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      Mobilising Implementation of i-PARIHS (Mi-PARIHS): development of a facilitation planning tool to accompany the Integrated Promoting Action on Research Implementation in Health Services framework

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          Abstract

          Background

          Facilitation makes the Integrated Promoting Action on Research Implementation in Health Services (i-PARIHS) framework a popular framework in the field of implementation science. Facilitation allows for flexible application of the i-PARIHS framework by encouraging the iterative tailoring of implementation strategies to a dynamic context. However, successfully harnessing this flexibility can be challenging to navigate, particularly for novice facilitators. Therefore, to support and promote more widespread use of the i-PARIHS framework, and to make it easier for people who are already using i-PARIHS, we have undertaken the Mi-PARIHS Project—Mobilising Implementation of i-PARIHS, focused on developing a suite of practical and pragmatic i-PARIHS resources.

          Methods

          Through a co-design approach drawing on end-users’ experiences, we developed the Mi-PARIHS Facilitation Planning Tool, and this article reports on the final end-user feedback via an online survey.

          Results

          A total of 58 participants completed the online survey. The survey focused on participants’ previous experiences with i-PARIHS, their feedback on the background information provided with the Mi-PARIHS Tool, and their feedback on the tool itself (e.g. clarity, use, satisfaction, improvements). This feedback resulted in the development of a comprehensive 34-item Mi-PARIHS Facilitation Planning Tool that supports i-PARIHS users in their (1) assessment of the i-PARIHS framework’s innovation, context, and recipient constructs; (2) development of a tailored facilitation plan; and (3) repeated use over time to evaluate the effectiveness of facilitation strategies.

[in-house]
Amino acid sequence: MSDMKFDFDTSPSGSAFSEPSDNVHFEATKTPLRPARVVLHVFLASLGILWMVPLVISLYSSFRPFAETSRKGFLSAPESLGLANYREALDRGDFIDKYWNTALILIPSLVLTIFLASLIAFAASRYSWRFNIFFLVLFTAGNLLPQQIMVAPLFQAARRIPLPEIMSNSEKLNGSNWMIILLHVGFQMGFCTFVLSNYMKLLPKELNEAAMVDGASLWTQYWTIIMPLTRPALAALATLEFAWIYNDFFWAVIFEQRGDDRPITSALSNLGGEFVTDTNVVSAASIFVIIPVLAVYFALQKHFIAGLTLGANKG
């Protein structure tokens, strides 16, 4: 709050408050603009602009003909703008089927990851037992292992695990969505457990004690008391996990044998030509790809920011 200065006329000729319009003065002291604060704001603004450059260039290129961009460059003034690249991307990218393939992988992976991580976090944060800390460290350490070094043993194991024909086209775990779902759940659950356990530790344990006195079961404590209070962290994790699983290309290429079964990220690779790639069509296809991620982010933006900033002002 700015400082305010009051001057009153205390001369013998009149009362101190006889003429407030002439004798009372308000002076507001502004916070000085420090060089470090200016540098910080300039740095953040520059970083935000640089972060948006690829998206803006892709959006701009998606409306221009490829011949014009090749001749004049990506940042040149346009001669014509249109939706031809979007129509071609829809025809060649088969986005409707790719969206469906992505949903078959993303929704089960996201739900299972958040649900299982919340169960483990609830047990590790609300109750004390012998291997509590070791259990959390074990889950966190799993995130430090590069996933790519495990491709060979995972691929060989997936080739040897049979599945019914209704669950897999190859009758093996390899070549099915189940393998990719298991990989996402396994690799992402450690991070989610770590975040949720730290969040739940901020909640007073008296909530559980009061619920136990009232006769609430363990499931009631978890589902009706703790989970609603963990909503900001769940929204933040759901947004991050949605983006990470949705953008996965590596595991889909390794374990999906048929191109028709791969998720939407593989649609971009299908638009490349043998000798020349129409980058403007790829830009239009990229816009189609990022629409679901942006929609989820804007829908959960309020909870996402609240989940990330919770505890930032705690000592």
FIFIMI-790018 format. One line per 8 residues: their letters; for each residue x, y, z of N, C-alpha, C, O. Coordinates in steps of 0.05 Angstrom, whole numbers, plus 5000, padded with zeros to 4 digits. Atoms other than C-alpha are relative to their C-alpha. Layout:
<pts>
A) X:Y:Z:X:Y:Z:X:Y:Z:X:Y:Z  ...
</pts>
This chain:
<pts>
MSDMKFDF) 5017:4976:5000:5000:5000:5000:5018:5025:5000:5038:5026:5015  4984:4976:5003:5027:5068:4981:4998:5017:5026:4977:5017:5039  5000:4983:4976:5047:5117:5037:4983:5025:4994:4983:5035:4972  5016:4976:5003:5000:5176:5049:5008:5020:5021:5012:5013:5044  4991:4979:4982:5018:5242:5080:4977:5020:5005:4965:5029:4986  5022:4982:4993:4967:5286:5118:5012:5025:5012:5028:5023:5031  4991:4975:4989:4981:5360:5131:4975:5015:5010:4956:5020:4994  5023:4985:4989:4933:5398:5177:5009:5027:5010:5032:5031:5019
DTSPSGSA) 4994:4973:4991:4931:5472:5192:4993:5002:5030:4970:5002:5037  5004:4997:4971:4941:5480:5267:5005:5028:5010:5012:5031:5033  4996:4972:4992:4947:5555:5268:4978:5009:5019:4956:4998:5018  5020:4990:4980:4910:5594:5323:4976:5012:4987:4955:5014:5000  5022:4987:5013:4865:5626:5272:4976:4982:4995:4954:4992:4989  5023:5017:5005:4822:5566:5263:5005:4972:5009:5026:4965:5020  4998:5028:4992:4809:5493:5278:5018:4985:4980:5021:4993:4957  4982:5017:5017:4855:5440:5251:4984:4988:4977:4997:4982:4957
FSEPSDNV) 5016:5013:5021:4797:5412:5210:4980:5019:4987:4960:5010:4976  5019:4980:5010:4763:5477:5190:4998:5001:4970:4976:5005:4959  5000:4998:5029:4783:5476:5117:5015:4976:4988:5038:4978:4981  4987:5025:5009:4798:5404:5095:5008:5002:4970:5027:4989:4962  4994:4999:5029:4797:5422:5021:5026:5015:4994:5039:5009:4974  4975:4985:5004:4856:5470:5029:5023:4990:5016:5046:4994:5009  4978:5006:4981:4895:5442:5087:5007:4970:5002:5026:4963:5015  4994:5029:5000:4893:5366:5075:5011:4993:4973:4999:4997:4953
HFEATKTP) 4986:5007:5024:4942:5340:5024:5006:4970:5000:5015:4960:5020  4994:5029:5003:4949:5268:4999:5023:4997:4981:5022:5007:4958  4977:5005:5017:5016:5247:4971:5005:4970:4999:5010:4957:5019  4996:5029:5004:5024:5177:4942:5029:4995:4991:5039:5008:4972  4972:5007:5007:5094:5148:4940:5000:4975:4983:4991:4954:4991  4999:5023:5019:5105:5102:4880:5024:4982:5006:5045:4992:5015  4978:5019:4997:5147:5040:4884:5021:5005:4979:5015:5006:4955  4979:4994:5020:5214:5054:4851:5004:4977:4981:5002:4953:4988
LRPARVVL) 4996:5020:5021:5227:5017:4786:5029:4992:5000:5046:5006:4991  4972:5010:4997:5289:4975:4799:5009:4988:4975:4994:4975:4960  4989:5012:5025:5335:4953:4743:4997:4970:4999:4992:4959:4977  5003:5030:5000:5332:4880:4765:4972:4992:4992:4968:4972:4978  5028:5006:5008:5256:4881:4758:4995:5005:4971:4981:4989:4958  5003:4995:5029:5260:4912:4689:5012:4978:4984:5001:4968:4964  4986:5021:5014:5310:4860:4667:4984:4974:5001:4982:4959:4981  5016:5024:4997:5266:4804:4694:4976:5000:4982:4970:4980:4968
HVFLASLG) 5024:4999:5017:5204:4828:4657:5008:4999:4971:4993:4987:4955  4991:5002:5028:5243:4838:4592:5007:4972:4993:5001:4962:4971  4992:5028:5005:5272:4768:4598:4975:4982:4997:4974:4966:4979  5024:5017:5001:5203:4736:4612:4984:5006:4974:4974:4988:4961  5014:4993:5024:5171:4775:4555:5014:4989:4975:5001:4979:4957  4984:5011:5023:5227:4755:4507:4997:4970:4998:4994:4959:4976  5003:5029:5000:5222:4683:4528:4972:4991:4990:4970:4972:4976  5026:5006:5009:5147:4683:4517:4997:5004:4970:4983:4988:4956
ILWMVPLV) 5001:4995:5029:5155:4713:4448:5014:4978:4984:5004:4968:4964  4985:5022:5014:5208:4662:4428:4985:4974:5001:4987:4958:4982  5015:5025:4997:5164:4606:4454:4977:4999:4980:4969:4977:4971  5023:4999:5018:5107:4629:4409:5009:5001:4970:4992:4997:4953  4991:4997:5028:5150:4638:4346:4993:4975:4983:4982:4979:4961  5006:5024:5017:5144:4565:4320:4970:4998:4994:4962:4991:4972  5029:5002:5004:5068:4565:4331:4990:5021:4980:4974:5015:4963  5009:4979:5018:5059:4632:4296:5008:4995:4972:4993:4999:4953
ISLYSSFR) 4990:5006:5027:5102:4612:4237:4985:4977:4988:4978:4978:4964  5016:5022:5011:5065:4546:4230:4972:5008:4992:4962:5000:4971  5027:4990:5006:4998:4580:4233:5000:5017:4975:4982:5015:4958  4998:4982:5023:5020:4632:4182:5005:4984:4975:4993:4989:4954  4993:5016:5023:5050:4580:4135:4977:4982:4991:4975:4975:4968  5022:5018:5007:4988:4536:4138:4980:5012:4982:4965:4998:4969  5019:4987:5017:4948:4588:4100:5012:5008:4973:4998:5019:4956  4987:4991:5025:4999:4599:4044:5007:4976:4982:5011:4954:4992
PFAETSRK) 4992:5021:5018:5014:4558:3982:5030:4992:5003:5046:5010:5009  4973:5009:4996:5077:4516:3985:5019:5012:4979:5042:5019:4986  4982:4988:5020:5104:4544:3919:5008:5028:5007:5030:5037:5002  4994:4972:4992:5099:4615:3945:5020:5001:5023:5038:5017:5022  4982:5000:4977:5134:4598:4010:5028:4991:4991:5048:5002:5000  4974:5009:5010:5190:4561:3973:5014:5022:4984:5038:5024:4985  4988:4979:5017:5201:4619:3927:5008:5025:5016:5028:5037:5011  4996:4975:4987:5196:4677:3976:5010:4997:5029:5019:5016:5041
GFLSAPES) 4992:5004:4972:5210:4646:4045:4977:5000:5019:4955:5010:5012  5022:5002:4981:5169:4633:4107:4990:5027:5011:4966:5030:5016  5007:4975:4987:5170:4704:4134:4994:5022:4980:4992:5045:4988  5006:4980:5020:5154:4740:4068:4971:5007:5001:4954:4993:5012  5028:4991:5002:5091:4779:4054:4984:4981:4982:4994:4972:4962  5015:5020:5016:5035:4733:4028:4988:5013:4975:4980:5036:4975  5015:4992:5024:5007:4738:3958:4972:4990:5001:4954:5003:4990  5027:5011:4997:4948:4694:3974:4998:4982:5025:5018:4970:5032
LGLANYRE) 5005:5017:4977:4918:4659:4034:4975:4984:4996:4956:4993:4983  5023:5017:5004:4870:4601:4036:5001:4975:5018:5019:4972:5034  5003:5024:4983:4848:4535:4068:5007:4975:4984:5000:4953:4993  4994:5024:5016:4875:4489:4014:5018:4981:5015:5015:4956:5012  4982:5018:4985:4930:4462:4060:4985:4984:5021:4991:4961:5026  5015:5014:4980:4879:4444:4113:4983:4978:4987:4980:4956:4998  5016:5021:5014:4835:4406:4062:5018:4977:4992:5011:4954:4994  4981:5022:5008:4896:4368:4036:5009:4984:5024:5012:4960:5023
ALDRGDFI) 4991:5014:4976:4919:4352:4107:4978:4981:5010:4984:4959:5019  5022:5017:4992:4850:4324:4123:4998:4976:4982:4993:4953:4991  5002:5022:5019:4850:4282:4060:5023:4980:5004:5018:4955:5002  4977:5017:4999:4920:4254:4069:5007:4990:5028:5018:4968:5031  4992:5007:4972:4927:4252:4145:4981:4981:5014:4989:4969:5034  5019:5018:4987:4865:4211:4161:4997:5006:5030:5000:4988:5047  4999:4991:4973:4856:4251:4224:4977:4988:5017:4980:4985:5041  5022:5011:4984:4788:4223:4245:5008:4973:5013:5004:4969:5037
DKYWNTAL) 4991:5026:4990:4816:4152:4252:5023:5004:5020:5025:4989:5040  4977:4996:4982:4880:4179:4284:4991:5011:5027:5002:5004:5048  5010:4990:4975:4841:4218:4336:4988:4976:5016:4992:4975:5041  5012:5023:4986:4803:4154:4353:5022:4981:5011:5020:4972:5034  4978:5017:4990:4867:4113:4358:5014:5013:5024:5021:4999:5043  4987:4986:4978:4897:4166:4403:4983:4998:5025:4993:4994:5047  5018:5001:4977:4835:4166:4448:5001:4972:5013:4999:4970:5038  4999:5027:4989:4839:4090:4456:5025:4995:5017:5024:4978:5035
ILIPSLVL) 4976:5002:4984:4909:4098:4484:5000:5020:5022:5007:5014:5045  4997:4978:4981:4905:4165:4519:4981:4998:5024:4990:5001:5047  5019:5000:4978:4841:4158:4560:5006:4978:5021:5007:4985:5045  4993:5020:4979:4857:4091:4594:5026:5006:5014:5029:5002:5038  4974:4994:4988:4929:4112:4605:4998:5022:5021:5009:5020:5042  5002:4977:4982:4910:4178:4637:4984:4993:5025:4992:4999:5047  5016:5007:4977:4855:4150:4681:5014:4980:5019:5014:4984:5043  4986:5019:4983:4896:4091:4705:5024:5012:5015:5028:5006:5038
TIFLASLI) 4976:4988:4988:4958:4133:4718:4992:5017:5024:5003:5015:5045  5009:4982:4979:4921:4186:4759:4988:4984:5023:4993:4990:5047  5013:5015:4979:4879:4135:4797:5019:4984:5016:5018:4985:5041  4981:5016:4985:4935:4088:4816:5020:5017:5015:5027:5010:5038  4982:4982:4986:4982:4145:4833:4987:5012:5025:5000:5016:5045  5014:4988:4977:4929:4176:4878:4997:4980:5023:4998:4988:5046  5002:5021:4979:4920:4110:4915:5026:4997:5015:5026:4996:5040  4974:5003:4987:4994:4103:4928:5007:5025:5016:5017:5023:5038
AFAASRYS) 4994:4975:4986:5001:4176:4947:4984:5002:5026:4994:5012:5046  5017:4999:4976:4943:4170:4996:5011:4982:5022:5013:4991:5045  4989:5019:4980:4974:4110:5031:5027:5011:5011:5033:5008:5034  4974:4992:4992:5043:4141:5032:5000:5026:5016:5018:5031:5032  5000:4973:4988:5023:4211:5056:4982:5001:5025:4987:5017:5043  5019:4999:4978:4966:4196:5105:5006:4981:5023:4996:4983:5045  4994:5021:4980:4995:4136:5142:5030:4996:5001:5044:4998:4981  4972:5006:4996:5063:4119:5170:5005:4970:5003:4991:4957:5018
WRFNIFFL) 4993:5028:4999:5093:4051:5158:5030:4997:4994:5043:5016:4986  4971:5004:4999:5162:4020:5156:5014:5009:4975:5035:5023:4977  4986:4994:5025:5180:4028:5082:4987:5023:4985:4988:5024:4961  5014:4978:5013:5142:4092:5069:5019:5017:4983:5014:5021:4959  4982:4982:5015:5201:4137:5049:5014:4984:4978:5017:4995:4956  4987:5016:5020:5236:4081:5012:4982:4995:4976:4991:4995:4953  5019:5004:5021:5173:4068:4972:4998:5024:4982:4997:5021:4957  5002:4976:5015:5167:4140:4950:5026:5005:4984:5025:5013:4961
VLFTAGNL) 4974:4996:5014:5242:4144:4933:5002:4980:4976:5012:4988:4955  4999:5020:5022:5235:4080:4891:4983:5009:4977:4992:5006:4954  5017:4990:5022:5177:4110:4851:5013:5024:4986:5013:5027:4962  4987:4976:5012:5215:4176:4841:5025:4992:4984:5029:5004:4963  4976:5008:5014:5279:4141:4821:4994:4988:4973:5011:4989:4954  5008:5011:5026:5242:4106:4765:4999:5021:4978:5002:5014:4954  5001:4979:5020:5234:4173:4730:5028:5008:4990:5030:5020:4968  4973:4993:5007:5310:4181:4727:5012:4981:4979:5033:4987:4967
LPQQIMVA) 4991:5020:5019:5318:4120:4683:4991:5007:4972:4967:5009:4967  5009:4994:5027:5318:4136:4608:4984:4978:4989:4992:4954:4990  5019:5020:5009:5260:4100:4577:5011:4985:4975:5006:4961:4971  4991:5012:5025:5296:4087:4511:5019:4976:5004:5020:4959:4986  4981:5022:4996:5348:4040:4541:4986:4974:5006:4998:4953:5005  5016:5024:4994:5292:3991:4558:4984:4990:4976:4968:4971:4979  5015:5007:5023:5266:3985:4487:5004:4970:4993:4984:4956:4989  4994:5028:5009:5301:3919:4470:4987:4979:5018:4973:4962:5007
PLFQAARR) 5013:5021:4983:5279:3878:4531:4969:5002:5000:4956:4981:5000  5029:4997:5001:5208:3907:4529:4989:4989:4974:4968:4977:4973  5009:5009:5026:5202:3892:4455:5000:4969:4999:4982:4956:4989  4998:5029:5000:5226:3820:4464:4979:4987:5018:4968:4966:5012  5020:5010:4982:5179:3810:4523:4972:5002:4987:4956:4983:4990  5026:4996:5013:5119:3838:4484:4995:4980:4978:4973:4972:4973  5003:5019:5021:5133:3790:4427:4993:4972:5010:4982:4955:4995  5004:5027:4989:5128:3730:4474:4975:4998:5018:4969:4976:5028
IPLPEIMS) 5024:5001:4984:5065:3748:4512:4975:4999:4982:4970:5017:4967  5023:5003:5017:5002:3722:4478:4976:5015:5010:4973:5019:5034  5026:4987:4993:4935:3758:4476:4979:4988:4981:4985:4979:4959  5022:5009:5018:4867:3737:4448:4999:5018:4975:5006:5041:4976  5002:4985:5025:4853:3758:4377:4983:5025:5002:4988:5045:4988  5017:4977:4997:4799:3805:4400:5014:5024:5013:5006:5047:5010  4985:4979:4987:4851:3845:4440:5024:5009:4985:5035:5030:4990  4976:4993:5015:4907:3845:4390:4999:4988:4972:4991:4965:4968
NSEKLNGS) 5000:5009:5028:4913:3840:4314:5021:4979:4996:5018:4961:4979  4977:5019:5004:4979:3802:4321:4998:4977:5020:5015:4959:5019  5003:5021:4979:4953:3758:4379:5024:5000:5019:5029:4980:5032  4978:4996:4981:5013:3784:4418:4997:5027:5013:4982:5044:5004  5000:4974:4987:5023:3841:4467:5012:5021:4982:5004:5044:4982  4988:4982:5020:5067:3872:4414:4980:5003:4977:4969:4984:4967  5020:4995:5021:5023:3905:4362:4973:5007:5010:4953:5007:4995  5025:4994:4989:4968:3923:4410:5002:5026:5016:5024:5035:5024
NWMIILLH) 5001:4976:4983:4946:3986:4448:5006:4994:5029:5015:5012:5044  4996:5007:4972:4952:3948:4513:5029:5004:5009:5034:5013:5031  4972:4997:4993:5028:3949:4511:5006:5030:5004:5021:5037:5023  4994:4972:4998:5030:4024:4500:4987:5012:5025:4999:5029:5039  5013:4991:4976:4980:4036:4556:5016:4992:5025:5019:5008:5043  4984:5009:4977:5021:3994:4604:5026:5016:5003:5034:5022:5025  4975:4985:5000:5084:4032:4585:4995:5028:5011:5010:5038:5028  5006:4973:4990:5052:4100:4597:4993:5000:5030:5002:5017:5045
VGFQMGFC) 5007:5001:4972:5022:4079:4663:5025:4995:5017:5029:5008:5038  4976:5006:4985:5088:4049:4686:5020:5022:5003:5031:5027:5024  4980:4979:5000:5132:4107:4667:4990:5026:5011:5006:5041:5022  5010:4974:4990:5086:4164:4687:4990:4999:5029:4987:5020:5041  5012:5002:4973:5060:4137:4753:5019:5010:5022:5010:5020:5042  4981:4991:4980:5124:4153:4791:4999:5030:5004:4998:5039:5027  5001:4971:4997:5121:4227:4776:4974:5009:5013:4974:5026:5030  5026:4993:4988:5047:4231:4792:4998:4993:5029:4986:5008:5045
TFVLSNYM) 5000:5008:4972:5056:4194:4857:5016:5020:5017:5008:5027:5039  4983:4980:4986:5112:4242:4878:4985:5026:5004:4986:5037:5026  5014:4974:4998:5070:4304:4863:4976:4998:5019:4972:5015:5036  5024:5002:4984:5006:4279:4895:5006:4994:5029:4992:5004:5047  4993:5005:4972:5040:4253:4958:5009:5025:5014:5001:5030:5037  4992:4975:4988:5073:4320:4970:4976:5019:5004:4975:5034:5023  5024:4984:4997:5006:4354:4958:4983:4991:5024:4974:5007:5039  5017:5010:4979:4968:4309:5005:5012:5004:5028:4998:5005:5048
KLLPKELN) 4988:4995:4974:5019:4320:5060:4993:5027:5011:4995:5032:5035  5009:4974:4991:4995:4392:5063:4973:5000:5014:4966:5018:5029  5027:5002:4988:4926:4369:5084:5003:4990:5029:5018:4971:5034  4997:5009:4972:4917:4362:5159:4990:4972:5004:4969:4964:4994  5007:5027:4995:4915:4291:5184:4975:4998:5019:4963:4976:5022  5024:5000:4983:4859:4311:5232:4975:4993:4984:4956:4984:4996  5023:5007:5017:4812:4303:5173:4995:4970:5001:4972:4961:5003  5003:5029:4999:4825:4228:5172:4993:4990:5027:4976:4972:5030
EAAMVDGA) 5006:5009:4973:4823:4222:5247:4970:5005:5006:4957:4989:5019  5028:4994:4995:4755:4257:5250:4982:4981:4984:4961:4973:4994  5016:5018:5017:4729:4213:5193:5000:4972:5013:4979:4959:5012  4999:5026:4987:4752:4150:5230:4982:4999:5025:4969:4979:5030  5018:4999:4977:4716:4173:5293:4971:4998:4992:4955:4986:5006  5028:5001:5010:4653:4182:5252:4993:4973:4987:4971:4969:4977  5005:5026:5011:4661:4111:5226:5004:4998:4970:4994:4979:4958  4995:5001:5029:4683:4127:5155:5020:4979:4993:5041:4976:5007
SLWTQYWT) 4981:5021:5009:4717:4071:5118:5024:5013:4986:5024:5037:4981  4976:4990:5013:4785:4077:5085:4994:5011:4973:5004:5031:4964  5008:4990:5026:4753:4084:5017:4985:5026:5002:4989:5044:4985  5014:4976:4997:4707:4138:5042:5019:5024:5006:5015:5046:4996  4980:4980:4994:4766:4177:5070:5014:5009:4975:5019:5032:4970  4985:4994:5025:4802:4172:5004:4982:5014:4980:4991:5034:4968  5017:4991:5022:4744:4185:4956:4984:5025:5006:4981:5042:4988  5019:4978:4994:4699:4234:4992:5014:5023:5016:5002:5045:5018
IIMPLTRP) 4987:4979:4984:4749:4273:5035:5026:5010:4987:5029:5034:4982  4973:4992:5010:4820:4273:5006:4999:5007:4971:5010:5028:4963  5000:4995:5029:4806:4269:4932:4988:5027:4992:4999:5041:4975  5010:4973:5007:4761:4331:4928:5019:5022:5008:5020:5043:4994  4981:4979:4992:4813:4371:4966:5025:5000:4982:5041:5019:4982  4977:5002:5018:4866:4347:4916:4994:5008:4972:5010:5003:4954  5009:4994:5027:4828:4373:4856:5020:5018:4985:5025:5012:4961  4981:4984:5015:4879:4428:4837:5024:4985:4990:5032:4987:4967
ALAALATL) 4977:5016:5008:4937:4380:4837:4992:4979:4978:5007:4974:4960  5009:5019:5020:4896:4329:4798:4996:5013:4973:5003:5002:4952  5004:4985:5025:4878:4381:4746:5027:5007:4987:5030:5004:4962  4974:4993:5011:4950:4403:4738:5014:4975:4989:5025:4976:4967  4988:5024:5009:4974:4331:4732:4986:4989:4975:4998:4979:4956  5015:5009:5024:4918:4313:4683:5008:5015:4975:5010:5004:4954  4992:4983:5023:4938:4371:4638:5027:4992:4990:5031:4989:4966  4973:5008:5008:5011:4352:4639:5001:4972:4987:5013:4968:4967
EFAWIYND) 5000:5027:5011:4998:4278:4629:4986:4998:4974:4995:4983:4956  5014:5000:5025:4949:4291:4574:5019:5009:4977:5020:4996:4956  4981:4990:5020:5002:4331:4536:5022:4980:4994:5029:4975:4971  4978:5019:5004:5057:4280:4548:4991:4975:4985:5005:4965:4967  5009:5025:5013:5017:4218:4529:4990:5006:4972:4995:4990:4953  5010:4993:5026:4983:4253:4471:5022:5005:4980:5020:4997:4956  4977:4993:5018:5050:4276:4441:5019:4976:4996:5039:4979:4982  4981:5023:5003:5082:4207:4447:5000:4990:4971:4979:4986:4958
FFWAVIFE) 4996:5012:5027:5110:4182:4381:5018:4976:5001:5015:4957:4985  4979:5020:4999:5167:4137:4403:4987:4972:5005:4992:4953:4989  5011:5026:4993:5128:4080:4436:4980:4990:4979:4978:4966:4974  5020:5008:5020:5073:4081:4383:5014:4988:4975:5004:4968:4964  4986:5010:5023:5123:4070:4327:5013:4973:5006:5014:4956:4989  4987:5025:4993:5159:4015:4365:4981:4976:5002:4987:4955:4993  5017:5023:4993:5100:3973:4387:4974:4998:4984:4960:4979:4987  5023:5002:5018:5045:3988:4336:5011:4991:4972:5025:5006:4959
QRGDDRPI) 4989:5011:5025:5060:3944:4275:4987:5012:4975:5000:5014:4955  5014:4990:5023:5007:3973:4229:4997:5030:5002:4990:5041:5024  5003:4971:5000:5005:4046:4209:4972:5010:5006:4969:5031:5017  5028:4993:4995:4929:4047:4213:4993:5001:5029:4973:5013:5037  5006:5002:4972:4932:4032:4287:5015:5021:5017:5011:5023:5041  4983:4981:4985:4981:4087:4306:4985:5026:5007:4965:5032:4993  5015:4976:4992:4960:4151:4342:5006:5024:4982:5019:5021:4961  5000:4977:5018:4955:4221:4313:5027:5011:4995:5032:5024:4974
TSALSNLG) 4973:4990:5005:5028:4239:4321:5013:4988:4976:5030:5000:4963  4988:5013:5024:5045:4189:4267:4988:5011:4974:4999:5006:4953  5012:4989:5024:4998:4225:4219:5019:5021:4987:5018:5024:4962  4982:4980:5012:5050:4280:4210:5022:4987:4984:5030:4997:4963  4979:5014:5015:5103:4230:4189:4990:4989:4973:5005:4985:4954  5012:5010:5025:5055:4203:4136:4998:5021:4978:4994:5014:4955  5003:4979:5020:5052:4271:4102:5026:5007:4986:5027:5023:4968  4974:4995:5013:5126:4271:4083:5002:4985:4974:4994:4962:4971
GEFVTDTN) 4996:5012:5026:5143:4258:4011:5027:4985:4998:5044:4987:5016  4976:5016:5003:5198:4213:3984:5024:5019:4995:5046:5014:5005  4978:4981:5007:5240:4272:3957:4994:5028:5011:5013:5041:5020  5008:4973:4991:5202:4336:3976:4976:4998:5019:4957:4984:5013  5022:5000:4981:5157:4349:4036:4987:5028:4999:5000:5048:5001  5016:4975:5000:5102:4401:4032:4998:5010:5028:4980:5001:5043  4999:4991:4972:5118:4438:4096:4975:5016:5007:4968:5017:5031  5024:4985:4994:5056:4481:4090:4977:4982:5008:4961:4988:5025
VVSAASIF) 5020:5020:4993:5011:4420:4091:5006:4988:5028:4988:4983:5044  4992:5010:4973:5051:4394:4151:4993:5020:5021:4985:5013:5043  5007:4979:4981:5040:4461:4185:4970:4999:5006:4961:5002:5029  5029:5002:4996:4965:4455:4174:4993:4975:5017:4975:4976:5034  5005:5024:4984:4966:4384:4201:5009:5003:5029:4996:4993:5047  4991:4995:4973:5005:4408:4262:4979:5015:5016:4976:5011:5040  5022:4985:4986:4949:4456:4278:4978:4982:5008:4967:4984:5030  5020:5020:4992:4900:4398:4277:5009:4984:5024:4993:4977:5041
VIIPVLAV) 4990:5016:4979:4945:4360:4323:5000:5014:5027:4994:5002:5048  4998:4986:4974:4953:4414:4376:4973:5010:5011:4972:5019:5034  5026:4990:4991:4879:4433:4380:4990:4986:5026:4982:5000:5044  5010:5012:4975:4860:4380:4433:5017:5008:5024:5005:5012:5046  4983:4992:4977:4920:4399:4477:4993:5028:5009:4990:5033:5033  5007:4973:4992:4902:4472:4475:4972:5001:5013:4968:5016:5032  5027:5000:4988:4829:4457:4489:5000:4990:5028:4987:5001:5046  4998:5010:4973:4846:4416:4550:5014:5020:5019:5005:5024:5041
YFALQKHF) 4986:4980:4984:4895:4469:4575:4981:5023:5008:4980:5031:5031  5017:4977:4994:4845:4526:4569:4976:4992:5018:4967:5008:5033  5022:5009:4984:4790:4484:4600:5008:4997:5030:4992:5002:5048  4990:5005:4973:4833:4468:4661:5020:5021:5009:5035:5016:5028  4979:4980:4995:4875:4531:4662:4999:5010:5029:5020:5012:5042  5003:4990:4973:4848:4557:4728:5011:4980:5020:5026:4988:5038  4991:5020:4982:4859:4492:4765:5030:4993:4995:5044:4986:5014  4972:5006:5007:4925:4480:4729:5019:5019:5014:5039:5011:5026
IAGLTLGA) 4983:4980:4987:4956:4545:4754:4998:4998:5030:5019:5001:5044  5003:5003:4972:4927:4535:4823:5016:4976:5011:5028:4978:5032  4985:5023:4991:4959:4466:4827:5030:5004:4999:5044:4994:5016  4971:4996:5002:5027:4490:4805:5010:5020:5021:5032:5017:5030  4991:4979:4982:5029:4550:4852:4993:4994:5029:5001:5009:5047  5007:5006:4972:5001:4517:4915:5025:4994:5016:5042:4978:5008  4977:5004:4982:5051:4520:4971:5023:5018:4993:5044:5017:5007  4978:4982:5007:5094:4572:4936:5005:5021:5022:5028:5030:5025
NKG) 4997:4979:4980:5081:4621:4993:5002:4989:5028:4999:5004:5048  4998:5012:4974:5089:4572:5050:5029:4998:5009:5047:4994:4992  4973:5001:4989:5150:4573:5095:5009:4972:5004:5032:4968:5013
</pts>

Conclusions

          The Mi-PARIHS Facilitation Planning Tool makes framework-guided implementation more accessible and reliable to a wider range of systems and stakeholders, thereby contributing to more consistent implementation of evidence-based practices and other innovations. It addresses the challenge of systematically assessing core constructs of the i-PARIHS framework to develop tailored facilitation strategies. The Mi-PARIHS Facilitation Planning Tool is freely available for use at the website https://www.flinders.edu.au/caring-futures-institute/Mi-PARIHS-tool.

          Supplementary Information

          The online version contains supplementary material available at 10.1186/s43058-022-00379-y.

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          Most cited references28

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          Three approaches to qualitative content analysis.

          Content analysis is a widely used qualitative research technique. Rather than being a single method, current applications of content analysis show three distinct approaches: conventional, directed, or summative. All three approaches are used to interpret meaning from the content of text data and, hence, adhere to the naturalistic paradigm. The major differences among the approaches are coding schemes, origins of codes, and threats to trustworthiness. In conventional content analysis, coding categories are derived directly from the text data. With a directed approach, analysis starts with a theory or relevant research findings as guidance for initial codes. A summative content analysis involves counting and comparisons, usually of keywords or content, followed by the interpretation of the underlying context. The authors delineate analytic procedures specific to each approach and techniques addressing trustworthiness with hypothetical examples drawn from the area of end-of-life care.
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            Enabling the implementation of evidence based practice: a conceptual framework

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              Knowledge translation of research findings